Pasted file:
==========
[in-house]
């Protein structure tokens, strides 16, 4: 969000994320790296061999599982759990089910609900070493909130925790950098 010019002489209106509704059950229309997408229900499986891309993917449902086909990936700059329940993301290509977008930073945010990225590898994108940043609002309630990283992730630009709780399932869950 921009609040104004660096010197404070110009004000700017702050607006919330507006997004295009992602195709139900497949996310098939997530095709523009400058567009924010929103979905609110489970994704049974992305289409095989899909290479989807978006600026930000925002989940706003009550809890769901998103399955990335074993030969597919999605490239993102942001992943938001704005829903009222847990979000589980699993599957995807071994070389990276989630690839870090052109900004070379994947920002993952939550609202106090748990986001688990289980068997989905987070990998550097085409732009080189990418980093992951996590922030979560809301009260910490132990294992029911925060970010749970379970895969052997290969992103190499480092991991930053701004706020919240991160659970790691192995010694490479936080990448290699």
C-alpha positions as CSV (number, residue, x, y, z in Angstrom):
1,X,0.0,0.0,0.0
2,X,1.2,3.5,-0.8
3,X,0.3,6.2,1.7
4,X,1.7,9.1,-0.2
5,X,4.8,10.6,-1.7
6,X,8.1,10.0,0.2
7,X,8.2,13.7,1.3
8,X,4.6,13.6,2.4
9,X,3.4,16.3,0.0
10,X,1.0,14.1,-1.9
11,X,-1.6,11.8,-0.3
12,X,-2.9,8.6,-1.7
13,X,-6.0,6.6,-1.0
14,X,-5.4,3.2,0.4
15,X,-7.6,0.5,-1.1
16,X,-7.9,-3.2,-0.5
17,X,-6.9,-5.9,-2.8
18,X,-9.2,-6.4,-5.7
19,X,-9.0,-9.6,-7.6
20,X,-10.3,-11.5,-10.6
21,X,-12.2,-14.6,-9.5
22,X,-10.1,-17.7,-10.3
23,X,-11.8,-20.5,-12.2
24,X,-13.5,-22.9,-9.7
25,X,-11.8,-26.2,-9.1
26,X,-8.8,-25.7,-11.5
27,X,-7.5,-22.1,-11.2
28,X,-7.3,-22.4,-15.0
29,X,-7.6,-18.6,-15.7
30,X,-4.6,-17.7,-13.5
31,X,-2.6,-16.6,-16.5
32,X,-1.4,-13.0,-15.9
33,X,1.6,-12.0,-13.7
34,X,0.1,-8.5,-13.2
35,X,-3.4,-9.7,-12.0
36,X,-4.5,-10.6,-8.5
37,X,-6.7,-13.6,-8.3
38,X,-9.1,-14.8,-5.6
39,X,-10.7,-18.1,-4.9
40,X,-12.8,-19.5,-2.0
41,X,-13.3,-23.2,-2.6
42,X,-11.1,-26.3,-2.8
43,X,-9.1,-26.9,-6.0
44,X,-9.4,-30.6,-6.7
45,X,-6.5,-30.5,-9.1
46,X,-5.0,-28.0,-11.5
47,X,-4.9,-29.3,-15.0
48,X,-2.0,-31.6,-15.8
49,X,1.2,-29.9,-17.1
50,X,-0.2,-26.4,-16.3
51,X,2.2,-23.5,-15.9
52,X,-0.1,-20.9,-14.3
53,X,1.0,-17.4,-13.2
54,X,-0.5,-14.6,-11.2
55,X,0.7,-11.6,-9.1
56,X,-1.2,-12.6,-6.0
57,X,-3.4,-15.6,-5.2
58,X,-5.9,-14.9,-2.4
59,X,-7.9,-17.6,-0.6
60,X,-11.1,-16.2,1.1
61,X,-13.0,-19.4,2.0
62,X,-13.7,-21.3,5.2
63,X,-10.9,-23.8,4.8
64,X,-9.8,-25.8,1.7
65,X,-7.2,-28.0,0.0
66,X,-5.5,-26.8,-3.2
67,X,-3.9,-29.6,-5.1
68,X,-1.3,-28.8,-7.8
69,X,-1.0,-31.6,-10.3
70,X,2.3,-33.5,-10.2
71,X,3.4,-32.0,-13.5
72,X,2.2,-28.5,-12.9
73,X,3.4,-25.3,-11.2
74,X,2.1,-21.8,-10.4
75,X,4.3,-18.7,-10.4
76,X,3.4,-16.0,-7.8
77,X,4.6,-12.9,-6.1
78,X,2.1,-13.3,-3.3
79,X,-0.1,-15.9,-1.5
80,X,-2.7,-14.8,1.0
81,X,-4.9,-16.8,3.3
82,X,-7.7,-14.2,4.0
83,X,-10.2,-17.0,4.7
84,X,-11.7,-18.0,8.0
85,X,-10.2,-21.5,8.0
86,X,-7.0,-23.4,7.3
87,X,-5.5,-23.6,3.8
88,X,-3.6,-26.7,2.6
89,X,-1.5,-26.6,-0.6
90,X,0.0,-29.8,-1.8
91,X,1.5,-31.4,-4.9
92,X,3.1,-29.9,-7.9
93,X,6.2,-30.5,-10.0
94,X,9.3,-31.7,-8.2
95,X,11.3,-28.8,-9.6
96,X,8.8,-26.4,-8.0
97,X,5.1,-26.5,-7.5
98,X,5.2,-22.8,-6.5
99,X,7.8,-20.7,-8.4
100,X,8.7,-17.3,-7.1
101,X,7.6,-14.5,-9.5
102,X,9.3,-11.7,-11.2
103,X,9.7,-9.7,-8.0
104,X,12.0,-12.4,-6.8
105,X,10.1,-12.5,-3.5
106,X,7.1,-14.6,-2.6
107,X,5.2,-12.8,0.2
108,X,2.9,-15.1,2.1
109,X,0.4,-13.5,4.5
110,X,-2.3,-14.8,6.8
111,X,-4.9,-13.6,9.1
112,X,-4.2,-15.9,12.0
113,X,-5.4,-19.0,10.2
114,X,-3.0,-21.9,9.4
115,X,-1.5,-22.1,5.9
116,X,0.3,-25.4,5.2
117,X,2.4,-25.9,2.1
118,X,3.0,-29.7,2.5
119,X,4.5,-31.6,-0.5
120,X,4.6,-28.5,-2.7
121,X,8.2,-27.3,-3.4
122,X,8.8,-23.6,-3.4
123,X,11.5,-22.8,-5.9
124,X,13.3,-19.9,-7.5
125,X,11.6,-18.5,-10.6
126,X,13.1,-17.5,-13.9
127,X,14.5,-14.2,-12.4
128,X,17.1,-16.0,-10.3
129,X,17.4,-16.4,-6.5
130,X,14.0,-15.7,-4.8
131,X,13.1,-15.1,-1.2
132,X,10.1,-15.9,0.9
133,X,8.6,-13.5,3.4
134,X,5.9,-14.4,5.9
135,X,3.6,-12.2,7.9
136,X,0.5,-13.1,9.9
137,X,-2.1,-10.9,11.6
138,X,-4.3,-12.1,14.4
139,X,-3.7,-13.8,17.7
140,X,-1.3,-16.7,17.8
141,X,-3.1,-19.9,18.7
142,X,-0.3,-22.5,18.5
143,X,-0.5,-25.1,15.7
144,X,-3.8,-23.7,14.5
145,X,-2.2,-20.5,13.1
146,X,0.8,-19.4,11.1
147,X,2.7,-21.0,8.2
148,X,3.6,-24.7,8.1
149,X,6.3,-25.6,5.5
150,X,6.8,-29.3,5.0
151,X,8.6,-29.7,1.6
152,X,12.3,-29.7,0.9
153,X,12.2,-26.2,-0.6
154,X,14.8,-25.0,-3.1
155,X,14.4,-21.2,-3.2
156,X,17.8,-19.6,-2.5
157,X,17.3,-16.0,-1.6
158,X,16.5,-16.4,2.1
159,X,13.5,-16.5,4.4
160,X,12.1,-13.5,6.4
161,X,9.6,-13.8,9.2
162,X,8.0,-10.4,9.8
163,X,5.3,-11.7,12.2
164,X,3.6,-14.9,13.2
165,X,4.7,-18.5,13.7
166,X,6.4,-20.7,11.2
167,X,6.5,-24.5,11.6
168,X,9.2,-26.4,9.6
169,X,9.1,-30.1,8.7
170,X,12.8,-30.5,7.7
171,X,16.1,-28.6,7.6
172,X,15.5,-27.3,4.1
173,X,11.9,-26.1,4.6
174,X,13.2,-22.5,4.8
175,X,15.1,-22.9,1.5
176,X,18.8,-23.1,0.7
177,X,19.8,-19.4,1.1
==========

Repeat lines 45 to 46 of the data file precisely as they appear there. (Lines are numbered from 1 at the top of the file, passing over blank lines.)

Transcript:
42,X,-11.1,-26.3,-2.8
43,X,-9.1,-26.9,-6.0